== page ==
A clear pixel

Morn. Twilight: 6:26 A.M.
Sunrise: 6:54 A.M.
Sunset: 6:17 P.M.
Duration: 11h, 23m
Eve. Twilight: 6:44 A.M.
Visible Light: 12h, 18m

"Florence Kilborn did exist!"

I now have proof that Florence Kilborn did actually exist.  I have located the grave of Florence Kilborn.  She is buried in Bellevue, Iowa at the Bellevue Presbyterian Cemetery*, Plot: W-4, Block 12, Old Section. The data reads: (b. around 1856 d. April 18, 1867).

First off, this fits as to why Florence was not in the 1850 and 1880 census.  Most likely the date and year of death is accurate; they generally are more accurate than the birth date, especially when the birth date is stated as "around" 1856.  There still is a problem with the dates or the age that she supposedly died at.  If Florence died when she was 14, she would have been born in 1854.  This fits with being born by the time that the town (Florence, Nebraska) was named.  If the cemetery records are correct (b. around 1856), then Florence would only be 12, and would be born after the town of Florence was named.  Clearly, the "around" 1856 date is wrong.  Thus far, there still is no explanation as to why the rest of the family was not listed in the 1860 census.

Florence's older brother James Mitchell Kilborn* is also buried in Bellevue, Iowa at the Bellevue Presbyterian Cemetery*, Plot: W-6, Block 12, Old Section (b. May. 25, 1852 d. Nov., 1896).

If we can trust the church's records this time, Florence's brother James would have been 44 at the time of his death.  Assuming that the other children lived to be older, and that Nathaniel and Hannah are not listed as being buried in or near Bellevue, Iowa, there is the possibility that they moved from Bellevue sometime after the 1880 census (the last one they are listed in).  The Potter Mill web site implies that the Kilborns sold the mill in 1881, however, a book about the people of Bellevue, Iowa published in 1899 states that "Jackson Mill" is being run by James Mitchell Kilborn. If Jackson Mill is the same as Potter's Mill, then possibly James Mitchell Kilborn was running the mill after purchasing the mill from his father, who passed away prior to 1882 (possibly 1881). The same publication states that James' (Florence's) mother Hannah was living in Douglas County, Nebraska in 1899.

Hannah's mother Eliza lived until November 1881 (lived in Saratoga, an area near Florence, today part of Miller Park area), so Hannah and Nathaniel might have moved to the Florence or Saratoga area (Nebraska) to be near her, however, Nathaniel died around this time as well, possibly before Eliza, so maybe Hannah moved to be near her mother for her final days.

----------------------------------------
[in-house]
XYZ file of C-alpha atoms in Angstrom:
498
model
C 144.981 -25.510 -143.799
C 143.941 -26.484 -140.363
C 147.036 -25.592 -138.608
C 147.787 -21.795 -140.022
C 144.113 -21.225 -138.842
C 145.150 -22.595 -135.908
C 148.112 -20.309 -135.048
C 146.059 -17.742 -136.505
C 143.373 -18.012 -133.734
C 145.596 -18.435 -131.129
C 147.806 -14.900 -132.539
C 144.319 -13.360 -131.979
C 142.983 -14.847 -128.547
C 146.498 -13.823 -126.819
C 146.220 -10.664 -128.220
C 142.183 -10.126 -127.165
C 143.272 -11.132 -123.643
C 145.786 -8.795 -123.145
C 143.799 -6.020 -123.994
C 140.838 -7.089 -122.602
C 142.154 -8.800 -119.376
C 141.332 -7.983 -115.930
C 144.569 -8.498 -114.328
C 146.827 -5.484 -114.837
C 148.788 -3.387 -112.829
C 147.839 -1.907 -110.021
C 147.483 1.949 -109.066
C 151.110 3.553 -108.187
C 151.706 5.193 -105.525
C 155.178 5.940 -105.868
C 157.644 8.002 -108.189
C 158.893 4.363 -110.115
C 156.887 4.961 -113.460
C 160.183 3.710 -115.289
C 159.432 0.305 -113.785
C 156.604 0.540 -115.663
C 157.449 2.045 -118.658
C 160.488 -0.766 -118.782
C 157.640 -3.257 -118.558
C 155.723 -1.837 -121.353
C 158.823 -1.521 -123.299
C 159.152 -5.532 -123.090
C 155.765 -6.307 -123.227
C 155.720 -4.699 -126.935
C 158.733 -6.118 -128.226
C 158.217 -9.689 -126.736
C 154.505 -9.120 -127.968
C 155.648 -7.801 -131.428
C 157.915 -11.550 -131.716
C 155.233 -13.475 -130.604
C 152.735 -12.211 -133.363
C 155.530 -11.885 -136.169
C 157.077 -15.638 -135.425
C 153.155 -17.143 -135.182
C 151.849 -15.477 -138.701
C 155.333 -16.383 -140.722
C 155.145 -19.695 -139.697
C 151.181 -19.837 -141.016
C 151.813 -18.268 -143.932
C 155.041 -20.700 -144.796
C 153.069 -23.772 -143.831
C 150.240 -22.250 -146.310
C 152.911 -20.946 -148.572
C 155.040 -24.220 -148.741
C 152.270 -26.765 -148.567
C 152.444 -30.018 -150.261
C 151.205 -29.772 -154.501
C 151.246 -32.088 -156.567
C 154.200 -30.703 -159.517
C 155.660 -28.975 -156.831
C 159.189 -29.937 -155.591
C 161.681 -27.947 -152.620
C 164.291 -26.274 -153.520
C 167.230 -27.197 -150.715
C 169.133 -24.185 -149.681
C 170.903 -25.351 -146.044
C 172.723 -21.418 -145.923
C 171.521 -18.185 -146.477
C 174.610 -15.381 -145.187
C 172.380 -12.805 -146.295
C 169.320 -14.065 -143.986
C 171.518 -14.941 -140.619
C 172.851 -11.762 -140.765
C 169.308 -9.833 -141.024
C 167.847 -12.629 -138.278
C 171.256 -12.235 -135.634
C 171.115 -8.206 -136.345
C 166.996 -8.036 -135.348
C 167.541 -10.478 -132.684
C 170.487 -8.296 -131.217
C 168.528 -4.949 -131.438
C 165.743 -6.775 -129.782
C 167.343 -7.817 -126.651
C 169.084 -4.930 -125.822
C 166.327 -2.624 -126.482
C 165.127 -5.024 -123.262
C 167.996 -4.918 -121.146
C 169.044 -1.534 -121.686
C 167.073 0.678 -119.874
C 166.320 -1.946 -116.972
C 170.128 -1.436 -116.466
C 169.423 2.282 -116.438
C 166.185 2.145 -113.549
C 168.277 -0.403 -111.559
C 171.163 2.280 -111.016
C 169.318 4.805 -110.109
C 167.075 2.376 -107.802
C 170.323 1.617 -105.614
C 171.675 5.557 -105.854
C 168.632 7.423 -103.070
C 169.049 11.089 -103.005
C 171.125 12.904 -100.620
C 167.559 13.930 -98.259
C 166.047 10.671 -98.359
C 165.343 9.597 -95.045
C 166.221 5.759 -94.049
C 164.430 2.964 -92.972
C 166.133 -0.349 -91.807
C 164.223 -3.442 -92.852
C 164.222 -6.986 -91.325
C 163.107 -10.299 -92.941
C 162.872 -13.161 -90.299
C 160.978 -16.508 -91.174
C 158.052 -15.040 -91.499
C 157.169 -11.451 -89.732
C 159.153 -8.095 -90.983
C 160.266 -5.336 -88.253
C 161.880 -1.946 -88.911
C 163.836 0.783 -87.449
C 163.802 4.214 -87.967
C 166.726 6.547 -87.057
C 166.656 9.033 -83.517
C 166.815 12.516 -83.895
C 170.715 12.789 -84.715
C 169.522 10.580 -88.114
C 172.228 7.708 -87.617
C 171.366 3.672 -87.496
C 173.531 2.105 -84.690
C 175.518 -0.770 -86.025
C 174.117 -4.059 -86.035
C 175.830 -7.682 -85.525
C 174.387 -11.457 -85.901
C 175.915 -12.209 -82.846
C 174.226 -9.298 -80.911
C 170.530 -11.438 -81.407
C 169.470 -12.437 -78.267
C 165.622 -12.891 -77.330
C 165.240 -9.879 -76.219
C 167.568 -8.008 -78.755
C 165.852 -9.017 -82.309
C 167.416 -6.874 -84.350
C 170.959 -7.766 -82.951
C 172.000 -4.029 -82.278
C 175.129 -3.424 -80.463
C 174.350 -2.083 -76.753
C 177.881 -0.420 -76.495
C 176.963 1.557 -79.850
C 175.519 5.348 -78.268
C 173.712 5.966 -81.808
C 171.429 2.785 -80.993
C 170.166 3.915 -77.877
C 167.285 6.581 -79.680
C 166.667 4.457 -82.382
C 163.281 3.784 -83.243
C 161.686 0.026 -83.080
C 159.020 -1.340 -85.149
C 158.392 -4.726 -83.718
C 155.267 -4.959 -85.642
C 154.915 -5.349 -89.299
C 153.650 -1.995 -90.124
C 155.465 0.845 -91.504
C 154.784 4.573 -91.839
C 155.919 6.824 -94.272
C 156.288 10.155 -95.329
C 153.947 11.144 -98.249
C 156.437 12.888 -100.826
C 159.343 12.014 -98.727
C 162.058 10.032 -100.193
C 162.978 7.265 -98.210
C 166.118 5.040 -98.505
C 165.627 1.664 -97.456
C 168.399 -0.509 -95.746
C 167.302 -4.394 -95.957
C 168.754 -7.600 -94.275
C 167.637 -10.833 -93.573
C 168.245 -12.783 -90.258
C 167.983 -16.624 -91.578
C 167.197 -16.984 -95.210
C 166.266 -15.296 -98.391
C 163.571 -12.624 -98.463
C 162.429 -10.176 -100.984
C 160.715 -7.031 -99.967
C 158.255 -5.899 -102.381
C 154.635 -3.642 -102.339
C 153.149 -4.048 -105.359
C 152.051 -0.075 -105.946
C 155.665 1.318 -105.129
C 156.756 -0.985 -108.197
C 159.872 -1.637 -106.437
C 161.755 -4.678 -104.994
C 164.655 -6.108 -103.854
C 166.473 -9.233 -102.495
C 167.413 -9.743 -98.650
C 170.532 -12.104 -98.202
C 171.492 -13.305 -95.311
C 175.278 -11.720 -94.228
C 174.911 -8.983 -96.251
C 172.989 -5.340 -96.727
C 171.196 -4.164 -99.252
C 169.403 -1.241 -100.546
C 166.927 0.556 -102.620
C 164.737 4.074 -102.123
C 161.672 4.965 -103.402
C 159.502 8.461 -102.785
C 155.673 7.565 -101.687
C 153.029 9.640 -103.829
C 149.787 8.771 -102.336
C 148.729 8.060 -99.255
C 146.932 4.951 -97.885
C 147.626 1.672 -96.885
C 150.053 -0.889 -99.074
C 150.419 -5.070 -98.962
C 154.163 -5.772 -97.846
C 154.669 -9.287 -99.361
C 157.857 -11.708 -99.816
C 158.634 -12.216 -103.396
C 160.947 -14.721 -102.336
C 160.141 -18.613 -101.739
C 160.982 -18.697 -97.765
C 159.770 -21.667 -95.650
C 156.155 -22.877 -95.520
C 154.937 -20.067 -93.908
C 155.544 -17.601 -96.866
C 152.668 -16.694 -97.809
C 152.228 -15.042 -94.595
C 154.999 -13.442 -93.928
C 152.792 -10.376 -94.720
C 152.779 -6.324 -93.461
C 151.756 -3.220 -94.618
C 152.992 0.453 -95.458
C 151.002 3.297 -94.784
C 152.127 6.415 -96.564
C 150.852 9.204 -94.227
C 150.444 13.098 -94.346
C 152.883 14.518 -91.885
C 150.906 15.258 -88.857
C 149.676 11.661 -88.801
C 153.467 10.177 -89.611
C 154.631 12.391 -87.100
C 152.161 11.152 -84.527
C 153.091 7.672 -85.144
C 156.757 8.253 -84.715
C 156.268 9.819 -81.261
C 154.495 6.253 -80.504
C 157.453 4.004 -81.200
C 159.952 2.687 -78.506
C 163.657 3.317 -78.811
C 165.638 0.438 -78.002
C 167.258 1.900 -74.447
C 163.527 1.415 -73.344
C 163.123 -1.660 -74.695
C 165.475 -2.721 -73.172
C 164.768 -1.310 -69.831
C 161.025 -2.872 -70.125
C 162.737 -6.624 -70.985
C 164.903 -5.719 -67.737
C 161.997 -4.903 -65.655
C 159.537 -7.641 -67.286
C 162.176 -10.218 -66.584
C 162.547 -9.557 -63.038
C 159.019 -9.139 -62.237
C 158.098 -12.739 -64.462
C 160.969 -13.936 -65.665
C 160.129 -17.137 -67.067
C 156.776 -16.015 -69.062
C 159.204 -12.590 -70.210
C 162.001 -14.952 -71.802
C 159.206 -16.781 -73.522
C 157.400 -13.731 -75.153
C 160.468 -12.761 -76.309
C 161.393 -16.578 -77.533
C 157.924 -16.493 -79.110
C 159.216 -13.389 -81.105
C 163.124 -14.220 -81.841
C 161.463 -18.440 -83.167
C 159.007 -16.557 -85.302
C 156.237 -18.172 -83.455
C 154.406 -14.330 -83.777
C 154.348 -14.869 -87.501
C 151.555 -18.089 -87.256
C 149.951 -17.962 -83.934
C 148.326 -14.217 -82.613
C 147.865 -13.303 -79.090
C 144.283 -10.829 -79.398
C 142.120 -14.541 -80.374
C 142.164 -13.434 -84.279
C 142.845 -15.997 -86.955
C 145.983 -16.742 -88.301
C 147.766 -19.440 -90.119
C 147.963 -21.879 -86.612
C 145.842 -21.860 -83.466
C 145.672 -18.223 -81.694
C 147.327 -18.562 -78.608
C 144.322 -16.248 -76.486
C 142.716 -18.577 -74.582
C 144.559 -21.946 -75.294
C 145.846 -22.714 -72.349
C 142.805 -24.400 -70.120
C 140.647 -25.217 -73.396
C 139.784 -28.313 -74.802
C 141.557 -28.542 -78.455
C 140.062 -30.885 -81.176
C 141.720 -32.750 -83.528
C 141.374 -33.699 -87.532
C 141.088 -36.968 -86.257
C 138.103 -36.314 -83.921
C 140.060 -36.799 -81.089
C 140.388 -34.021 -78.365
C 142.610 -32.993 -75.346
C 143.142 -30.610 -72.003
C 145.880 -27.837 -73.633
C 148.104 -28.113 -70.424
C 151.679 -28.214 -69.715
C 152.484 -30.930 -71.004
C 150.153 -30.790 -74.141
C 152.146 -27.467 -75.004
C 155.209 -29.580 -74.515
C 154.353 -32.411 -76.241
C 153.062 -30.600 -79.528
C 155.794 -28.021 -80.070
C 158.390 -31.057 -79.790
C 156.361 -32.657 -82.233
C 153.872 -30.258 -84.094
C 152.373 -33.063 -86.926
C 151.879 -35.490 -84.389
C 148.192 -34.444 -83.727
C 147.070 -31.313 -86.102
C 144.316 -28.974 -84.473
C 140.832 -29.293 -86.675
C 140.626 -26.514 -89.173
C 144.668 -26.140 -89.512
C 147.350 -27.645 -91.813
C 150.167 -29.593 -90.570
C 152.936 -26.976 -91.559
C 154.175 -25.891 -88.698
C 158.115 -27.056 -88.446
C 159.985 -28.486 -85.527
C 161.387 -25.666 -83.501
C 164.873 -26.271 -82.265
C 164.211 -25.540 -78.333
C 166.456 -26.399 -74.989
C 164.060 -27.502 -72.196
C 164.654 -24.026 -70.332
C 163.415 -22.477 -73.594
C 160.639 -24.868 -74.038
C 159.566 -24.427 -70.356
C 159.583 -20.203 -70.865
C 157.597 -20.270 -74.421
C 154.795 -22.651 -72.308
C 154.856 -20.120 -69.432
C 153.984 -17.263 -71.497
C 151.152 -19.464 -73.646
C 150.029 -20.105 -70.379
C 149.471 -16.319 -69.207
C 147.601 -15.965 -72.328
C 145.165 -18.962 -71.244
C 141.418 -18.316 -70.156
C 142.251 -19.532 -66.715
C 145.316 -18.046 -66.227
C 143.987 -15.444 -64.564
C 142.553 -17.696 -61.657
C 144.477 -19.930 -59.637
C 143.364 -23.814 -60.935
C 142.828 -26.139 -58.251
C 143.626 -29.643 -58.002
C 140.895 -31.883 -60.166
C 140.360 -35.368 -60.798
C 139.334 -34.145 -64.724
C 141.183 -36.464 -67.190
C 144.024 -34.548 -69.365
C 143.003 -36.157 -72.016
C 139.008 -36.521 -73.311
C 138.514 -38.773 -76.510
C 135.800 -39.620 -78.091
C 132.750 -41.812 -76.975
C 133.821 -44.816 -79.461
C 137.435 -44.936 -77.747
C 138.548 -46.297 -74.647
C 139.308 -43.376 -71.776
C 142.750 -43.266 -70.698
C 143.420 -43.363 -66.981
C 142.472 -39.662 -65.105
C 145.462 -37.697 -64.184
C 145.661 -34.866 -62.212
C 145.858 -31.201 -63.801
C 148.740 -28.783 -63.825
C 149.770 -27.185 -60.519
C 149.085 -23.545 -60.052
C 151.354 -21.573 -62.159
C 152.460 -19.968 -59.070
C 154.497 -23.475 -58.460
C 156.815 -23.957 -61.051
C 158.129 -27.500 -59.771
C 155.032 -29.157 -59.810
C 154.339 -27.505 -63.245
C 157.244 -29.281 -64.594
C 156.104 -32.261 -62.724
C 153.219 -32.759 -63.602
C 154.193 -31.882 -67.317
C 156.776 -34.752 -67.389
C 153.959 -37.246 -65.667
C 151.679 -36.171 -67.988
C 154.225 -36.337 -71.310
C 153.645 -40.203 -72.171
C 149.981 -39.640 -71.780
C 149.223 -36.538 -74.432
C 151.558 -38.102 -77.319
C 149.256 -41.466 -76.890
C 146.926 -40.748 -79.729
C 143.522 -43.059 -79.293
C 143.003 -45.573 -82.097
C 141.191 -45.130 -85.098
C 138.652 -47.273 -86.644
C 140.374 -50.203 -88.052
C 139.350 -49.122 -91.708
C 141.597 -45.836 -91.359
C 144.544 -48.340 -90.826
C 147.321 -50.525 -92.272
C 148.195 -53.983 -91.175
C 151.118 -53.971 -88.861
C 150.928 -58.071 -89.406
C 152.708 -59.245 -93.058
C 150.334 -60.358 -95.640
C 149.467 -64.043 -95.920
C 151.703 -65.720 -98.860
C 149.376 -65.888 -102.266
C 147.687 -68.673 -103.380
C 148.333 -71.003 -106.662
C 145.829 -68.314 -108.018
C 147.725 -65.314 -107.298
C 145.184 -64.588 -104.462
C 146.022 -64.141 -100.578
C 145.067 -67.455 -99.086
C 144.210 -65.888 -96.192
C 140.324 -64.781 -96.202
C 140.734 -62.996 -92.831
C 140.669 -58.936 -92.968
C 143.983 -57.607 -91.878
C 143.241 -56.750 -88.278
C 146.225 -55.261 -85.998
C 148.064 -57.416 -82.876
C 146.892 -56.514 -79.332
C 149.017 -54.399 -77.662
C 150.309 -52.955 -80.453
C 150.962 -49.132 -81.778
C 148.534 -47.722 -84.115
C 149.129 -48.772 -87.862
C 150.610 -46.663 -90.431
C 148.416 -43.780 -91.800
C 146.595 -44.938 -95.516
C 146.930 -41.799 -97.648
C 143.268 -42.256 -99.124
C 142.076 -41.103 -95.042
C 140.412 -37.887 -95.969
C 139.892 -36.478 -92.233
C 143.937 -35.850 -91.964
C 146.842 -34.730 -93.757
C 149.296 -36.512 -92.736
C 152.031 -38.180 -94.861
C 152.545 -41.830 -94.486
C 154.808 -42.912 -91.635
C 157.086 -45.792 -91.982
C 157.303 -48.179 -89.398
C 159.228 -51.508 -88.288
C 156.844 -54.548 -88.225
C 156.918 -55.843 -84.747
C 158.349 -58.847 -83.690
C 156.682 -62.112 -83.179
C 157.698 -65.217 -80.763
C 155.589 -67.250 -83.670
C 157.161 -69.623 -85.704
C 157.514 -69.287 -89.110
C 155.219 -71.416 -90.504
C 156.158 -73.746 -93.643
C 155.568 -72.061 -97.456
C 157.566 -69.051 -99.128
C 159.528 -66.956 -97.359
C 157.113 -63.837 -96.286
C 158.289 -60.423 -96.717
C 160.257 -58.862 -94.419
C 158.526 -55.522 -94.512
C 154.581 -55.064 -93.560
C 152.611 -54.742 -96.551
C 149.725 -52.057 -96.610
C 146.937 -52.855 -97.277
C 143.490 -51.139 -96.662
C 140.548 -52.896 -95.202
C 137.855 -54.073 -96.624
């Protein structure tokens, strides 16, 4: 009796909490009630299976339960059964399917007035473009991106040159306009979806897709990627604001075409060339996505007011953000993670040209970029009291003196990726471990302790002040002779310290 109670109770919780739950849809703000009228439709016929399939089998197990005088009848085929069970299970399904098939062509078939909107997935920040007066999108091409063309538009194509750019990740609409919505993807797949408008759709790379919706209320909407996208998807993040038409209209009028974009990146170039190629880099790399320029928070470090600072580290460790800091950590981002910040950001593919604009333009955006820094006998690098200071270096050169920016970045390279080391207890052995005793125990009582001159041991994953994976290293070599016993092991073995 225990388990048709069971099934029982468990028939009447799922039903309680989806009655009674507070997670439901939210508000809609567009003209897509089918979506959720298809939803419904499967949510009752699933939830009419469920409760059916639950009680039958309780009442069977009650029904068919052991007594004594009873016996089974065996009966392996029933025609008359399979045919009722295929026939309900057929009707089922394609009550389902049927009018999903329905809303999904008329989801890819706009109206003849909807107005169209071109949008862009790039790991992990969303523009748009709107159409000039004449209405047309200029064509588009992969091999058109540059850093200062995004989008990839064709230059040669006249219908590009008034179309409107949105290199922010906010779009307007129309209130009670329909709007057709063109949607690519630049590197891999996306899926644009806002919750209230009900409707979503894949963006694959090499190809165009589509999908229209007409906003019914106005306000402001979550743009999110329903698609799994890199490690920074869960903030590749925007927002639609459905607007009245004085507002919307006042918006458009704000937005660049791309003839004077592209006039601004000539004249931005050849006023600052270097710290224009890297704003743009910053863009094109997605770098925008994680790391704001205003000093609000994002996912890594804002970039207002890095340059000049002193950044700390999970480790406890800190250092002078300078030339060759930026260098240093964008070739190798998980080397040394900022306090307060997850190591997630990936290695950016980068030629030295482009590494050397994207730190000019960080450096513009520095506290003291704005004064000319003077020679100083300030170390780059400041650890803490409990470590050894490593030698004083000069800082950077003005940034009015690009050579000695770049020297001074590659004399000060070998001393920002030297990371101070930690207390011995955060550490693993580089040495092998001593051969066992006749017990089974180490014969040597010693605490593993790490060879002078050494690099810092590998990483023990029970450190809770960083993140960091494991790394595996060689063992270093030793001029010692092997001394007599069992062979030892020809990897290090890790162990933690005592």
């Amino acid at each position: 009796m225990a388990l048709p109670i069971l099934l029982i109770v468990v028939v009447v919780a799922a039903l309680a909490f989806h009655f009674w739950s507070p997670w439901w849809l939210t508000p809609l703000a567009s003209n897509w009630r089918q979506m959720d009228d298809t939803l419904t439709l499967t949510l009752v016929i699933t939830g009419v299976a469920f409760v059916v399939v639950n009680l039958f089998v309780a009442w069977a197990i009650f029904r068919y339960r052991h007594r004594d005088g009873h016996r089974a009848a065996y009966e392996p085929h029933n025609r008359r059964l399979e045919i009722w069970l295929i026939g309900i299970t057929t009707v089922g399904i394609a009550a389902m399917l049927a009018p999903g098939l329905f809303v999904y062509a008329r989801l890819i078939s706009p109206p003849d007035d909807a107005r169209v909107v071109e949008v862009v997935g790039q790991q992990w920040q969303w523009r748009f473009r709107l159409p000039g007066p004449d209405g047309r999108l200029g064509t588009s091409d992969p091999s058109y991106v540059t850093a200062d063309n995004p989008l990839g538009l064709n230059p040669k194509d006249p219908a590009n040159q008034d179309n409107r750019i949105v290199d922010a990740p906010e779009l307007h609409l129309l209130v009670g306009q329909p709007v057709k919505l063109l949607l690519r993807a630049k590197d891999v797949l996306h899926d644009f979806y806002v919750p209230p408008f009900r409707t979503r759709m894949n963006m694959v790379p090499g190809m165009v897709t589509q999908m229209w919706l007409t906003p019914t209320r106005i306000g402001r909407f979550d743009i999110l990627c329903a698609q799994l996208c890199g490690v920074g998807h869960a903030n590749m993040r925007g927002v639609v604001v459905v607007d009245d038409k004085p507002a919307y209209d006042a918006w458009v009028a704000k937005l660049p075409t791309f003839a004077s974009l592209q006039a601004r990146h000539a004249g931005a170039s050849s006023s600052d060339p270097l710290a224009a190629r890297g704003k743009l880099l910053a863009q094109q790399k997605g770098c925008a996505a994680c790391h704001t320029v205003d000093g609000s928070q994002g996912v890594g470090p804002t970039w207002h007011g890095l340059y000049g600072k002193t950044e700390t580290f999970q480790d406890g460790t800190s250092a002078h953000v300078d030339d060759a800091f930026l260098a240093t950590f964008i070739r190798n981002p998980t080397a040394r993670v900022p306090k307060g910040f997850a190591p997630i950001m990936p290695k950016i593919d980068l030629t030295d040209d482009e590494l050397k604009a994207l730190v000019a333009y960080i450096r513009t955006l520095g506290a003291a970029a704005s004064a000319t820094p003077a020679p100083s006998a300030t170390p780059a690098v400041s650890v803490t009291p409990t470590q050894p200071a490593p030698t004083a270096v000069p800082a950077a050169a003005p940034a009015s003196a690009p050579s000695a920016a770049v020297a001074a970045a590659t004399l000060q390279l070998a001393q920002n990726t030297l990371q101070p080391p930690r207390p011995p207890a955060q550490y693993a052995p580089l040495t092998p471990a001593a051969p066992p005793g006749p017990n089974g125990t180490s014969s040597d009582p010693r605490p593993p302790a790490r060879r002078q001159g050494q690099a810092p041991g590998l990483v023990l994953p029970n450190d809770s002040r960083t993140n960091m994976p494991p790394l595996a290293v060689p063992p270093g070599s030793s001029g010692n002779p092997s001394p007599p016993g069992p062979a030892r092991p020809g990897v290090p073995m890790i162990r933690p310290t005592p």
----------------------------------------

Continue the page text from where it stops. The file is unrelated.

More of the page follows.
It is also known that Nathaniel and Hannah's daughter (also named Hannah) lived in Minnesota but later moved back to Iowa (after 1910).  It is conceivable that at some point, Hannah and Nathaniel might have visited their daughter Hannah in Minnesota before or after Hannah (Forence's mother) possibly lived in Douglas County Nebraska. That too may be the final resting place for either or both parents.

Regardless of where Nathaniel and Hannah ended up, no census data after 1880 lists them.  There are others named Nathaniel Kilborn but none fit the age data to indicate that they are the same as Florence's father.  The others named Nathaniel Kilborn also do not seem to match up being Nathaniel and Hannah's youngest son that was named Nathaniel.

It would seem that the story ends there, but I soon found there was even more. Nathaniel and Hannah's daughter (also named Hannah) carried the family line on.

Little Florence was obviously loved by her family. Florence's sister (Hannah) and her brother (James Mitchell Kilborn) both named a daughter after their deceased sister (Florence).  Hannah's daughter Florence married Thomas Edward Healey and their Florence daughter was actually Florence Caroline Healey.  She grew up and married Edward Adam Kamp.  They had a daughter named Geraldine Kamp.  Geraldine grew up and married Charles Wesley Erwin.  They had a son named Thomas Edwin Erwin.  Thomas married a nice lady named Lois.

Why all the family tree?  Well, it turns out that Lois is a bit of a history buff herself and she is the one that this last bit of genealogy information came from.  She has traced her husband Thomas' family roots back to the 1600s.  Who we know as Eliza Mitchell was Thomas Kamp's great-great grandmother.

It is from Lois' research that we know that Florence's sister Hannah moved to St. Paul, Minnesota in 1895.  The Hannah that moved to Minnesota also had a daughter named Hannah (Hannah Kilborn-Healey), who moved back to Iowa later on.

Needless to say that the story is (still) not over so stay tuned.